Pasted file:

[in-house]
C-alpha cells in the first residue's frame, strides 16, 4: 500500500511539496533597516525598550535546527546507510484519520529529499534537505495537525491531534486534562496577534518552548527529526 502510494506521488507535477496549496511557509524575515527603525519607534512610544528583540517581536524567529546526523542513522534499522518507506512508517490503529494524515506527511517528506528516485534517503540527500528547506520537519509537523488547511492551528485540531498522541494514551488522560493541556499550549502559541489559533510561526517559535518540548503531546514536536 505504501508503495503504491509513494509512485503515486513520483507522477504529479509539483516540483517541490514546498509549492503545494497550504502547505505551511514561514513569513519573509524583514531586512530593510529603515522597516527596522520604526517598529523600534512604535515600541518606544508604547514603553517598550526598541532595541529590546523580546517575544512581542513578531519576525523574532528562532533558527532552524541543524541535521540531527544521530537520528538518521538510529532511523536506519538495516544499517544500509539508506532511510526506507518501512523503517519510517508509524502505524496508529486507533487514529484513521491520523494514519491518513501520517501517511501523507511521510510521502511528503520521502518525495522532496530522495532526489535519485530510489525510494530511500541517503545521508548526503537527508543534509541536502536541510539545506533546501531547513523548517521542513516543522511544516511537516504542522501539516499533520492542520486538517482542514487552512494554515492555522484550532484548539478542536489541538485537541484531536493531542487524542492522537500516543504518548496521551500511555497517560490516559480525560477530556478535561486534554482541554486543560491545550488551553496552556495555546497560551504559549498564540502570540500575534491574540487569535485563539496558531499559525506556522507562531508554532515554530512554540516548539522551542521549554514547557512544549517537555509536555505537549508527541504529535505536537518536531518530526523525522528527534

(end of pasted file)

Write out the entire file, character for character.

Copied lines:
[in-house]
C-alpha cells in the first residue's frame, strides 16, 4: 500500500511539496533597516525598550535546527546507510484519520529529499534537505495537525491531534486534562496577534518552548527529526 502510494506521488507535477496549496511557509524575515527603525519607534512610544528583540517581536524567529546526523542513522534499522518507506512508517490503529494524515506527511517528506528516485534517503540527500528547506520537519509537523488547511492551528485540531498522541494514551488522560493541556499550549502559541489559533510561526517559535518540548503531546514536536 505504501508503495503504491509513494509512485503515486513520483507522477504529479509539483516540483517541490514546498509549492503545494497550504502547505505551511514561514513569513519573509524583514531586512530593510529603515522597516527596522520604526517598529523600534512604535515600541518606544508604547514603553517598550526598541532595541529590546523580546517575544512581542513578531519576525523574532528562532533558527532552524541543524541535521540531527544521530537520528538518521538510529532511523536506519538495516544499517544500509539508506532511510526506507518501512523503517519510517508509524502505524496508529486507533487514529484513521491520523494514519491518513501520517501517511501523507511521510510521502511528503520521502518525495522532496530522495532526489535519485530510489525510494530511500541517503545521508548526503537527508543534509541536502536541510539545506533546501531547513523548517521542513516543522511544516511537516504542522501539516499533520492542520486538517482542514487552512494554515492555522484550532484548539478542536489541538485537541484531536493531542487524542492522537500516543504518548496521551500511555497517560490516559480525560477530556478535561486534554482541554486543560491545550488551553496552556495555546497560551504559549498564540502570540500575534491574540487569535485563539496558531499559525506556522507562531508554532515554530512554540516548539522551542521549554514547557512544549517537555509536555505537549508527541504529535505536537518536531518530526523525522528527534